The boy is at a private school - "but we are increasingly finding it difficult to make things meet". Inflation is hitting hard. Tazeem says she used to be able get by on 1,000 to 1,300 rupees a month ($17-$22).

"Now even 3,000 is not enough. Bus fares are exorbitant, bread prices are outrageous. When my children are unwell, we have to take them to Rawalpindi by hiring a car for 500-600 rupees ($8- $10). Water has to be carried in from a kilometre away. When I watch (television), it sometimes makes me wonder how far ahead the world is and how far behind we are."

SYED TANVIR MOHAMMAD SHAH, 52, VILLAGE HEAD

Syed Tanvir Mohammad Shah
Water is the biggest issue now.
This lack of potable water has led to diseases among the children

"We have come far but we have far to go", says Syed Tanvir Mohammad Shah. Shah Sahib, as the villagers affectionately call him, is the unofficial head of the village.

This is partly because the village gets its name from the shrine of his ancestor who was a Syed. Syeds claim to be direct descendants of the Prophet Mohammad.

Shah Sahib has also served as elected mayor in the area. He believes his greatest contribution was in changing villagers' attitudes. He says nobody would agree to send their daughters to school until they were convinced otherwise. "We understood that once children started getting educated, they would create the change themselves."

"Girls and boys would go to learn the Koran by heart in the local mosque. They still do that, but we have also convinced their parents of the importance of a worldly education. We are proud to be Pakistanis. This is a new century and we have come into it with a new thinking."

SHAHNAZ BIBI, 40, LOCAL COUNCILLOR

Shahnaz Bibi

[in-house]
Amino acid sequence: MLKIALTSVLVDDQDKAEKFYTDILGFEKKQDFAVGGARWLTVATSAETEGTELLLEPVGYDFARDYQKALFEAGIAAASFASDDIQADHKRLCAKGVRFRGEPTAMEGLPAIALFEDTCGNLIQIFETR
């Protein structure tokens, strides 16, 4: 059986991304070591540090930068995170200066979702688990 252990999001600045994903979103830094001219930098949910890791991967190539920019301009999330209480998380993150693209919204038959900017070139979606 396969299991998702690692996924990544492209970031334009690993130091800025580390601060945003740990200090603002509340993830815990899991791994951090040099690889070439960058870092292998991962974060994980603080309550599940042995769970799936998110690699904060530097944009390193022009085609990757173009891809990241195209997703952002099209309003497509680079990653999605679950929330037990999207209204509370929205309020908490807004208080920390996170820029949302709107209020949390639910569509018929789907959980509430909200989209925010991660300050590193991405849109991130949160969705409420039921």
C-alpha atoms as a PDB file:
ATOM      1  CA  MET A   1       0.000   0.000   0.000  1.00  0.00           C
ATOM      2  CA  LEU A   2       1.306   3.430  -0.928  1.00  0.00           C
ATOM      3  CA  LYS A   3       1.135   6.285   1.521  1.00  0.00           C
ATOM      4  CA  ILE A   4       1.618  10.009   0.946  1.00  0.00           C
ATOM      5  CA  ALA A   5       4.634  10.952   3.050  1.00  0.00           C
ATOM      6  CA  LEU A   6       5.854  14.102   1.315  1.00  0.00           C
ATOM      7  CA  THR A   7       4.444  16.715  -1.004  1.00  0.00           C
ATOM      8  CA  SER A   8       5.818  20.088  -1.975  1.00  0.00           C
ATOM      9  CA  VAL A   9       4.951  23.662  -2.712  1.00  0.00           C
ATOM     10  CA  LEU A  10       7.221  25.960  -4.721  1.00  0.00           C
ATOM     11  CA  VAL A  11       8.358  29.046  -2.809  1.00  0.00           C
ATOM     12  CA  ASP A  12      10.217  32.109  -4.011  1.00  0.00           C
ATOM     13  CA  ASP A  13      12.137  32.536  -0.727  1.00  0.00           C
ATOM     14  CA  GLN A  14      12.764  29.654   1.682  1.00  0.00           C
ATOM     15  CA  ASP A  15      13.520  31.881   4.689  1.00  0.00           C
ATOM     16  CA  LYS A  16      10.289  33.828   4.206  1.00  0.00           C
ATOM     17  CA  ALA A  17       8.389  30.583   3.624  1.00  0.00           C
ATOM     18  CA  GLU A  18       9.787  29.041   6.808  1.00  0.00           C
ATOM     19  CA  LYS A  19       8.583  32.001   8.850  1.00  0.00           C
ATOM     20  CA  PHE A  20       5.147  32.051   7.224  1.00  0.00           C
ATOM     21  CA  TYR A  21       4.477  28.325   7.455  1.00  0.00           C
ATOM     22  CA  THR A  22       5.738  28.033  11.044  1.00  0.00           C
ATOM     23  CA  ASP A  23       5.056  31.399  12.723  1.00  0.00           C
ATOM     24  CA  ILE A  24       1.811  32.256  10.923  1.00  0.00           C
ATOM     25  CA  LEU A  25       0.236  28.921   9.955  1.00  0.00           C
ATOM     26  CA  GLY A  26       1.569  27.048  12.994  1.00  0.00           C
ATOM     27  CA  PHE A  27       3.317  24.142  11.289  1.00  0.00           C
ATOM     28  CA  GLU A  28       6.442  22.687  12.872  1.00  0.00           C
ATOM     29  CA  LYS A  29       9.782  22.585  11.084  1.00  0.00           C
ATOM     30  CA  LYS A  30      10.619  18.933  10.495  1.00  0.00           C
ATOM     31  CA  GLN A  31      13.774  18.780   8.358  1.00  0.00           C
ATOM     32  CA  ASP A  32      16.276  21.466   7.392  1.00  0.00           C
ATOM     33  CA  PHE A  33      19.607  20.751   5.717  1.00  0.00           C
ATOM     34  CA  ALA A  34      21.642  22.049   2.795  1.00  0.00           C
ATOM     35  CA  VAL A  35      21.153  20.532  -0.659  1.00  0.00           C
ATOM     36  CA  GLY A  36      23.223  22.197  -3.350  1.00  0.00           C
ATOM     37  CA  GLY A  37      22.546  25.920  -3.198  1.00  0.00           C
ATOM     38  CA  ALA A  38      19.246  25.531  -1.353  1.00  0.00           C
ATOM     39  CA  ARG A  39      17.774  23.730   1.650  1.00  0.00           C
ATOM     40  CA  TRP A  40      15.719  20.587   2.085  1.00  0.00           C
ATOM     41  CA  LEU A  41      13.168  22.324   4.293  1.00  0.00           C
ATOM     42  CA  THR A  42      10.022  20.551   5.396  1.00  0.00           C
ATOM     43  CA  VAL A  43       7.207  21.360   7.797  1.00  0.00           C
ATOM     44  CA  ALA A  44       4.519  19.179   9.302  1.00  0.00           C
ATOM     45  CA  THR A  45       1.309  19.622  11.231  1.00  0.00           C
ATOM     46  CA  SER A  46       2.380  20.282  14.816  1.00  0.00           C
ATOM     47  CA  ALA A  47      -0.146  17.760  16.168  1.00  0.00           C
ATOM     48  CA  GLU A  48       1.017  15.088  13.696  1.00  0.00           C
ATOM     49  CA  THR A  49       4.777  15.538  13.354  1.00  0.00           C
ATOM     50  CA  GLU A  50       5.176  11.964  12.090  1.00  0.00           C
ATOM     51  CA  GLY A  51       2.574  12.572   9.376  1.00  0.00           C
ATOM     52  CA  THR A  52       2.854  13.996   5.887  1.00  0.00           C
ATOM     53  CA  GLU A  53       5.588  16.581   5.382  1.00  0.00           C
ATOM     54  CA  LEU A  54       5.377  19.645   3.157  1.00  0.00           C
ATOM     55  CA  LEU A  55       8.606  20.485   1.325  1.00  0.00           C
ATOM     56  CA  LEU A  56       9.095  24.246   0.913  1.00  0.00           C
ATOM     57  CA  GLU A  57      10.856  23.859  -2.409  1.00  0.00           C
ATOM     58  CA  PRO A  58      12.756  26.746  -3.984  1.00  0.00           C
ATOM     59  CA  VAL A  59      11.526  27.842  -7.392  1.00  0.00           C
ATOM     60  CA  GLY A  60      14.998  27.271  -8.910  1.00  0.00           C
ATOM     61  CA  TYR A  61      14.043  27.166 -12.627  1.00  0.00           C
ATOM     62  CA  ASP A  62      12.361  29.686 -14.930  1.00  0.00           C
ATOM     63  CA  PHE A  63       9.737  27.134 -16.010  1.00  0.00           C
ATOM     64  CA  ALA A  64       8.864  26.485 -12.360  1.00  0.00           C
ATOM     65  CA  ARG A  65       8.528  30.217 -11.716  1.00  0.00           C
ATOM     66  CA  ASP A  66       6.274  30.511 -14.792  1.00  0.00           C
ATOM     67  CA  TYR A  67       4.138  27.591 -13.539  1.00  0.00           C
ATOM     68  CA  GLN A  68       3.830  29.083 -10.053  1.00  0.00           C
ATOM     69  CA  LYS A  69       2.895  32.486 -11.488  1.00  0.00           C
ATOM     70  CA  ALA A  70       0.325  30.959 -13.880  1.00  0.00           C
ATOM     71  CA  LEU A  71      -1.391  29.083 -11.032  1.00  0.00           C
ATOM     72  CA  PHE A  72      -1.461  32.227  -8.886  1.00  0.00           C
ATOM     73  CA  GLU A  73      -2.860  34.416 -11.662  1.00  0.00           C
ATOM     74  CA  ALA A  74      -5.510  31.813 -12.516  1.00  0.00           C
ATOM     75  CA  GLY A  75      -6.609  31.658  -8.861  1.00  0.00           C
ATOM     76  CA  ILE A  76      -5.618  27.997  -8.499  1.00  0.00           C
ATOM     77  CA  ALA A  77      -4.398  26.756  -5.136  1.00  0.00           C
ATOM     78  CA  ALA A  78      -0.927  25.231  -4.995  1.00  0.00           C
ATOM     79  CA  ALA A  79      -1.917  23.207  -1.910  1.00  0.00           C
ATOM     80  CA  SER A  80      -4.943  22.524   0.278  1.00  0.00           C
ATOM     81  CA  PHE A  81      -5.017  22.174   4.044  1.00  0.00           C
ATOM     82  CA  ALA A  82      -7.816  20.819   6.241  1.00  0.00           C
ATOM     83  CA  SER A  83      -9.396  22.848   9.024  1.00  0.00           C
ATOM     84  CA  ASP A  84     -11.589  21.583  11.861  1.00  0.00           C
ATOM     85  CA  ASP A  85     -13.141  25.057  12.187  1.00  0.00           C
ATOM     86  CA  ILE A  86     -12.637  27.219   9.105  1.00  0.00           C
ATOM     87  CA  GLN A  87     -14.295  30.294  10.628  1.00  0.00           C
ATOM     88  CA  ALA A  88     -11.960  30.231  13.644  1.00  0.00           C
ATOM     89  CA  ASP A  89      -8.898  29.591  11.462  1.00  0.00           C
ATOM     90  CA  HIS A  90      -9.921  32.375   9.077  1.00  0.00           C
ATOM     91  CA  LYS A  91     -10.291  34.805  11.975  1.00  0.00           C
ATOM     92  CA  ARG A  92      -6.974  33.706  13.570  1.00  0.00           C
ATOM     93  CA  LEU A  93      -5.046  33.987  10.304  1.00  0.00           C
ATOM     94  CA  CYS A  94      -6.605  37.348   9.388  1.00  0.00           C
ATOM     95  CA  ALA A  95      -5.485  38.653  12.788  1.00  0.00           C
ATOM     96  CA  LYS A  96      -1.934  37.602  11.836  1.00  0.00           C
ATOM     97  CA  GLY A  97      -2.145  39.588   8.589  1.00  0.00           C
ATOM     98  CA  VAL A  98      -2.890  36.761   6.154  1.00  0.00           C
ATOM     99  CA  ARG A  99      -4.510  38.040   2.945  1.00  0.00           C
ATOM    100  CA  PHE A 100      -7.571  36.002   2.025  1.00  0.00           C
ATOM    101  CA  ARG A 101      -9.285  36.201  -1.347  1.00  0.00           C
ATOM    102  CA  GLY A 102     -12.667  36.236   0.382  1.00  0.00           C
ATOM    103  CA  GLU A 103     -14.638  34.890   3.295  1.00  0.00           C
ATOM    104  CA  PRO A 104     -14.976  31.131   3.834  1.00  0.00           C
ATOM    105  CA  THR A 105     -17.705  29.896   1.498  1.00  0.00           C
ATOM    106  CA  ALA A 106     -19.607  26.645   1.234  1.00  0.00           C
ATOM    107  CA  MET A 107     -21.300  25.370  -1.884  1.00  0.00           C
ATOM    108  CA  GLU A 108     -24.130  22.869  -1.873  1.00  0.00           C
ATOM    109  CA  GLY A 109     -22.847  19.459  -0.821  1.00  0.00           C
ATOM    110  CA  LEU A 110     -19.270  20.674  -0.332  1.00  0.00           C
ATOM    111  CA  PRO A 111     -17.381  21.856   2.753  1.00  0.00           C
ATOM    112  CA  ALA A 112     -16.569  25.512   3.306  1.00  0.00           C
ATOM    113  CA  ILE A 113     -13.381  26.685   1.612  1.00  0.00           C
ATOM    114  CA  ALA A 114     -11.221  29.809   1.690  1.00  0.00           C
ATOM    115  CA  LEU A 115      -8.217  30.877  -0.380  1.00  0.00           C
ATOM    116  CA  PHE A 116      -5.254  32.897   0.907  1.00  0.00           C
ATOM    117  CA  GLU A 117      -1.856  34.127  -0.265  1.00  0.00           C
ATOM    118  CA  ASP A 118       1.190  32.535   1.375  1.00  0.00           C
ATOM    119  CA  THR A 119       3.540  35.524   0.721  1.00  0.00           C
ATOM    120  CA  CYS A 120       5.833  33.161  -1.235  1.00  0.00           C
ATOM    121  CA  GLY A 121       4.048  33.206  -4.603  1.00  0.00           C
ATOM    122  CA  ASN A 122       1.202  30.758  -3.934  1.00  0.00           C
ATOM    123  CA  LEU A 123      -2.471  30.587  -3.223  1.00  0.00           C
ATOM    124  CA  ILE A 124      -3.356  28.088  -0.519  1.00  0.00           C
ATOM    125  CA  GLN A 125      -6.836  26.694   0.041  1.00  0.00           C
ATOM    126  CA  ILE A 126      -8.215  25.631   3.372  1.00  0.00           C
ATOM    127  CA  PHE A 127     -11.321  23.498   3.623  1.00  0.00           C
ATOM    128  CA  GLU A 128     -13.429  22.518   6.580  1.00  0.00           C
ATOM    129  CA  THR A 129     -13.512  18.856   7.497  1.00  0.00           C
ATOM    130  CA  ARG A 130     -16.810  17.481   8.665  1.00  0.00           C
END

Shahnaz wants better education opportunities for village children

Shahnaz Bibi, a widow, is a union council member.

"I have no children, and thus responsibilities of my own, so I put in that time helping everybody else."

Bibi says education roads and electricity have improved things a lot. But she says there are many still many problems. For example, the local health unit provides only "basic facilities".

"All they have is a first aid kit, and some medicine for fever and flu. If there is a real medical emergency, the patient has to be taken 20 km to Rawalpindi." Costs can be prohibitive.

She is also concerned that inflation is
We need a proper hospital in the area with a maternity home
making it harder for children to continue in education. Bibi wants a higher educational institute set up for Mehra Sharif and nearby villages. "At least then our children will have a chance."

ASHFAQ HUSSAIN SHAH, 40, GOVERMENT TEACHER

Ashfaq Hussain Shah
Mr Shah's school has 150 students and 10 teachers

Mr Shah, a senior teacher at the local government secondary school, moved back to the village 14 years ago after teaching in the city of Rawalpindi, even though the money was better in the city.